Stella Otto: The Backyard Fruit Gardener

Today's Tip: Mow vegetation short around the base of fruit trees and bushes to reduce winter habitat for rodents.

Media Resources: The Backyard Orchardist, Expanded and Updated, 2nd edition

Author: Stella Otto

Pages: 320
Size: 6x9. Trade paperback
Black & white line art illustrations
Resource lists
Trouble shooting guide
Monthly almanac
Glossary. Index.
$24.95 USD

ISBN: 978–0-9634520–4-7

Pub Date: Jan­u­ary 18, 2016

Published by: Otto Graphics (Distributed by: Chelsea Green Publishing)

The award-winning first edi­tion of The Back­yard Orchardist, has been a favorite go-to source, for over 20 years, for gar­den­ers wish­ing to cre­ate an edi­ble land­scape. This updated and expanded sec­ond edi­tion con­tin­ues to guide gar­den­ers seek­ing in-depth infor­ma­tion on start­ing and main­tain­ing a home orchard or a few fruit trees. It includes addi­tional advice on:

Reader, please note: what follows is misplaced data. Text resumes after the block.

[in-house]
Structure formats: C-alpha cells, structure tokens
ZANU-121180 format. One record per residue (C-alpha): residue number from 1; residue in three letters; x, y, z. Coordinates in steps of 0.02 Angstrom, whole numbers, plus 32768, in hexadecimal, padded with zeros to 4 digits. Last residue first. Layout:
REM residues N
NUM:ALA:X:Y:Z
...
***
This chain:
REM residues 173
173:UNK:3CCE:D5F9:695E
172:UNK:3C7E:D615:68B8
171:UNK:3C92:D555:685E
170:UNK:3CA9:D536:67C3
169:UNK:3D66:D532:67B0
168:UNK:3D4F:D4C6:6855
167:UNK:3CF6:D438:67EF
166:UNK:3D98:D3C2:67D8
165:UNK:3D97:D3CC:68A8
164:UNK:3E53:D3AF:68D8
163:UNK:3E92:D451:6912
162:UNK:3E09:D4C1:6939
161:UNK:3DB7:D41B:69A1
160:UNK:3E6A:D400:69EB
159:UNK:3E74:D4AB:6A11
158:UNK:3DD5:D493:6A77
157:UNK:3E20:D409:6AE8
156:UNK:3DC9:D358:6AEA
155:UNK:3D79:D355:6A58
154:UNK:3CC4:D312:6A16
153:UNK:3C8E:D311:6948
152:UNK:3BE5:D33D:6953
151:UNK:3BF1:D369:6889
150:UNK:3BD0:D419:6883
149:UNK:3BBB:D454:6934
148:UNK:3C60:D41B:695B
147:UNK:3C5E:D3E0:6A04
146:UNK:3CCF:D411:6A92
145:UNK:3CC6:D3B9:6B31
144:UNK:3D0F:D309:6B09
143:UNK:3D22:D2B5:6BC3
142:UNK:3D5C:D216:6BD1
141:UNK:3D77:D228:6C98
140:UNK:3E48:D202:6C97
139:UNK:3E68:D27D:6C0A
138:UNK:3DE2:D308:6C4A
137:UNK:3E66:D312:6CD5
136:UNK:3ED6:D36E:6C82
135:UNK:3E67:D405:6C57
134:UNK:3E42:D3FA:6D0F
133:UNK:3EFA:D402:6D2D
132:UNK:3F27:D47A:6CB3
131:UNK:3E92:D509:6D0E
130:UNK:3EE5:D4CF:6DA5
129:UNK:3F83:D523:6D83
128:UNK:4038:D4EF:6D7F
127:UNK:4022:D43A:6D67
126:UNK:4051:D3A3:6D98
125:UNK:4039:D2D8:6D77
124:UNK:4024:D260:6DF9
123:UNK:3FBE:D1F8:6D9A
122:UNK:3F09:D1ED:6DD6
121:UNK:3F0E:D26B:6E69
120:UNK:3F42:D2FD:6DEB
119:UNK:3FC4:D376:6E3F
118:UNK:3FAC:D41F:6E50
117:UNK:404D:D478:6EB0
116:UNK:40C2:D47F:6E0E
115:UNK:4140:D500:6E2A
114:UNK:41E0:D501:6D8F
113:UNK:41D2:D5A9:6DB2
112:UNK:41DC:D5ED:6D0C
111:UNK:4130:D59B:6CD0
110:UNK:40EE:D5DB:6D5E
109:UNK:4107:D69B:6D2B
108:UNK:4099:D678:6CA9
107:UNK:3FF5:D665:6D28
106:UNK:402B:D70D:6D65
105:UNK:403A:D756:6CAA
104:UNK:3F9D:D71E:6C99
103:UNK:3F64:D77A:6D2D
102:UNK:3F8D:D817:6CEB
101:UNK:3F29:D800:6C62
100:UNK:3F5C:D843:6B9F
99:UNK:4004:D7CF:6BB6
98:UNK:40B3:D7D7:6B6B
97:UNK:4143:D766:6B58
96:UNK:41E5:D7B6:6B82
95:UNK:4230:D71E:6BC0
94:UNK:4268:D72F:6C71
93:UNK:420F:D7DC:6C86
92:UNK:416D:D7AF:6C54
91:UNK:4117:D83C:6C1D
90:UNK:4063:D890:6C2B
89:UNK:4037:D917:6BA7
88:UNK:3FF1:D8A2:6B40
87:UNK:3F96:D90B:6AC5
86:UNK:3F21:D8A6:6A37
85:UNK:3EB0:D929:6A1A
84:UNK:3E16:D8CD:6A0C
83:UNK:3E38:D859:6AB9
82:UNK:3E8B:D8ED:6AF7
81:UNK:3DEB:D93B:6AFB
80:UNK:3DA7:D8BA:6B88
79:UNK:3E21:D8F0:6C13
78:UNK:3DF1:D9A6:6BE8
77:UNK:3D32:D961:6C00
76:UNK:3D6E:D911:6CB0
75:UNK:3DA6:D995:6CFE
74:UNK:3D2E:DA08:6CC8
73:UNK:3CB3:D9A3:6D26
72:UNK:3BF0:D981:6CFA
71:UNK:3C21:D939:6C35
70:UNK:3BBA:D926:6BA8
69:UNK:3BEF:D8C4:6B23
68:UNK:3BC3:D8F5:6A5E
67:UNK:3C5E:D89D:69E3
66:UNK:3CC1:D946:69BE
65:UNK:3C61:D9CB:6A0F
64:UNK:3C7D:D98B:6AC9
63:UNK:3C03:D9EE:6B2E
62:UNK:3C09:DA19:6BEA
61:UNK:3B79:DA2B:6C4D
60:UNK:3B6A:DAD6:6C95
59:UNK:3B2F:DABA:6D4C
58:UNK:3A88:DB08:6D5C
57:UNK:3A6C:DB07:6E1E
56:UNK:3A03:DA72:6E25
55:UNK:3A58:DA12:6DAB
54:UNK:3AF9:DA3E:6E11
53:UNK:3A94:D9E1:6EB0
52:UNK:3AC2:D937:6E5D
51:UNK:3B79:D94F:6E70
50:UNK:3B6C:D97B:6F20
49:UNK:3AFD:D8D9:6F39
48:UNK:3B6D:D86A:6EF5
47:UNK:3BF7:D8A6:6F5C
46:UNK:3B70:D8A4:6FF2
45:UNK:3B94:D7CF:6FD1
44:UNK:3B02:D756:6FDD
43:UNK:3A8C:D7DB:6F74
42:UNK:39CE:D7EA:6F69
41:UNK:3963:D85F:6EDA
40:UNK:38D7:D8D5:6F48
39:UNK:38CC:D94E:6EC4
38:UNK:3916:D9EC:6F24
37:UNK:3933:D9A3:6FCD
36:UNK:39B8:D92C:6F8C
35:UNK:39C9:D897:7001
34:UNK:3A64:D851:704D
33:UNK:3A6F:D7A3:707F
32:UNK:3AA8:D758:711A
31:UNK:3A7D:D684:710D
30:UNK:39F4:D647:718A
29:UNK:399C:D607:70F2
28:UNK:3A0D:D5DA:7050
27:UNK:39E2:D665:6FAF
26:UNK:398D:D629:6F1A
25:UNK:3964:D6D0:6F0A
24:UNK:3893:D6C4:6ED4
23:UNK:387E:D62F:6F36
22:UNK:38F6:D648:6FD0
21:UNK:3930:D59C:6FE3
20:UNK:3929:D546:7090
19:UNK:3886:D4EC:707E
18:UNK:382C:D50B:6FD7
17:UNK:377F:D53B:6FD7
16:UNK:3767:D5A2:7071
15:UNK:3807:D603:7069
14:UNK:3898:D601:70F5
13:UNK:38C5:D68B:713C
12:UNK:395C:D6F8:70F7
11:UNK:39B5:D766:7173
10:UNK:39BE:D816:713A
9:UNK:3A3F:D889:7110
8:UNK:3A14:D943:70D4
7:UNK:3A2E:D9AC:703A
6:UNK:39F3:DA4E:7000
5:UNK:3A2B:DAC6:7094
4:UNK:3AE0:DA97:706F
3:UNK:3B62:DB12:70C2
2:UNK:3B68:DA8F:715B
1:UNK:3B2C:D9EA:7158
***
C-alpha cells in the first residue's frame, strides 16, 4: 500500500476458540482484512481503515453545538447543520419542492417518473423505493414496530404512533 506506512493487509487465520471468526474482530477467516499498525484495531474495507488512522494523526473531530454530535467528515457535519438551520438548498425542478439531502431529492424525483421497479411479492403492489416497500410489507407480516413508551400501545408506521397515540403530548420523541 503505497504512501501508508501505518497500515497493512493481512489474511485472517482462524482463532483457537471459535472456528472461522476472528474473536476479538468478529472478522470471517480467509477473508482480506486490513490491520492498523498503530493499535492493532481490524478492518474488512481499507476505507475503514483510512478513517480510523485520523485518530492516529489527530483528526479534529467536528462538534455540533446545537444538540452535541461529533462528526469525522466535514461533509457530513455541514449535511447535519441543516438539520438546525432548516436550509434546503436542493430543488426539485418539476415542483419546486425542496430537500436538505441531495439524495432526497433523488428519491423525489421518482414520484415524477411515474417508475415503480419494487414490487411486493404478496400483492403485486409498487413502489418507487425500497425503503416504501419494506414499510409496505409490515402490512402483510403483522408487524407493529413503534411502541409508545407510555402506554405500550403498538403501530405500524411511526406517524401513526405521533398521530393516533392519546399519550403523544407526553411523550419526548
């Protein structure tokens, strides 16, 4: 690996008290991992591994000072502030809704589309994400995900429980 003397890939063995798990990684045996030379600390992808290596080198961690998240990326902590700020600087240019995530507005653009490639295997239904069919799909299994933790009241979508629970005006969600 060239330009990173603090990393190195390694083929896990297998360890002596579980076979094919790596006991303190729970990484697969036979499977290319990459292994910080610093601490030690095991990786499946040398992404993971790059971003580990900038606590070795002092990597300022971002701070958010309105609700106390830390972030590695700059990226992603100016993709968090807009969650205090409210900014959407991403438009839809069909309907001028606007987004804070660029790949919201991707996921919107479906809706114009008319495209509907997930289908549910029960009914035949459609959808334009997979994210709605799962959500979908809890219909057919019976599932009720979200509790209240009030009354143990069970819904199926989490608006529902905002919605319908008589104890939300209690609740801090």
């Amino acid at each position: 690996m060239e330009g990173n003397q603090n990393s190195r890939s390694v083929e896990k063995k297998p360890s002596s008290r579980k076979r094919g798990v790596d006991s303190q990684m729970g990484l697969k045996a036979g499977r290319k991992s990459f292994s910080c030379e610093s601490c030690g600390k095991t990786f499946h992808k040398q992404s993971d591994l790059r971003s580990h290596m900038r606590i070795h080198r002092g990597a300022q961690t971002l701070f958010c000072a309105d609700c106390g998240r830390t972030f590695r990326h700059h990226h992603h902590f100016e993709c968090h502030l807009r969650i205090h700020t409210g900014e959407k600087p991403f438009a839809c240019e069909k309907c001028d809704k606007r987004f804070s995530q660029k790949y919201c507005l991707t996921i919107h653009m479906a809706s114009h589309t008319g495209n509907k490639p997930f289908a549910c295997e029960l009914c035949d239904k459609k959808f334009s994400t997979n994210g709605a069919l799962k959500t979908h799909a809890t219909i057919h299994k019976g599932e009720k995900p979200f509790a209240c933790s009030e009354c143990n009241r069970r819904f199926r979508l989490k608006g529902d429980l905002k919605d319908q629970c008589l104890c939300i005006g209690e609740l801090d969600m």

— new disease-resistant vari­eties
— non-chemical pest con­trol strate­gies
— cul­ti­vat­ing his­tor­i­cal fruit, such as quince and med­lar, along with the tried and true favorites
— dwarf root­stocks that make fruit trees eas­ier to grow in small spaces

Both the novice and the expe­ri­enced “green thumb” will find bushels of in-depth, hands-on wis­dom for start­ing and main­tain­ing a few fruit trees or a larger home orchard.

For over twenty years, Stella Otto’s book The Back­yard Orchardist, has been a sta­ple ref­er­ence for the home grower and adven­tur­ous land­scaper designer. The newly updated and expanded ver­sion of this clas­sic hits per­fect stride with the grow­ing inter­ests in uncom­mon fruits, con­tainer gar­den­ing, and nat­ural fruit tree care. The new edi­tions will soon be dog-eared and smudged along with my orig­i­nal copy.”
     Michael Judd, author of Edi­ble Land­scap­ing with a Per­ma­cul­ture Twist

Wel­come to the ‘grow it, eat it’ move­ment. If you’re about to dig in, good! The Back­yard Orchardist will move you along the way with prac­ti­cal up-to-date infor­ma­tion to ener­gize your jour­ney.”
Michael McConkey, Edi­ble Land­scap­ing nursery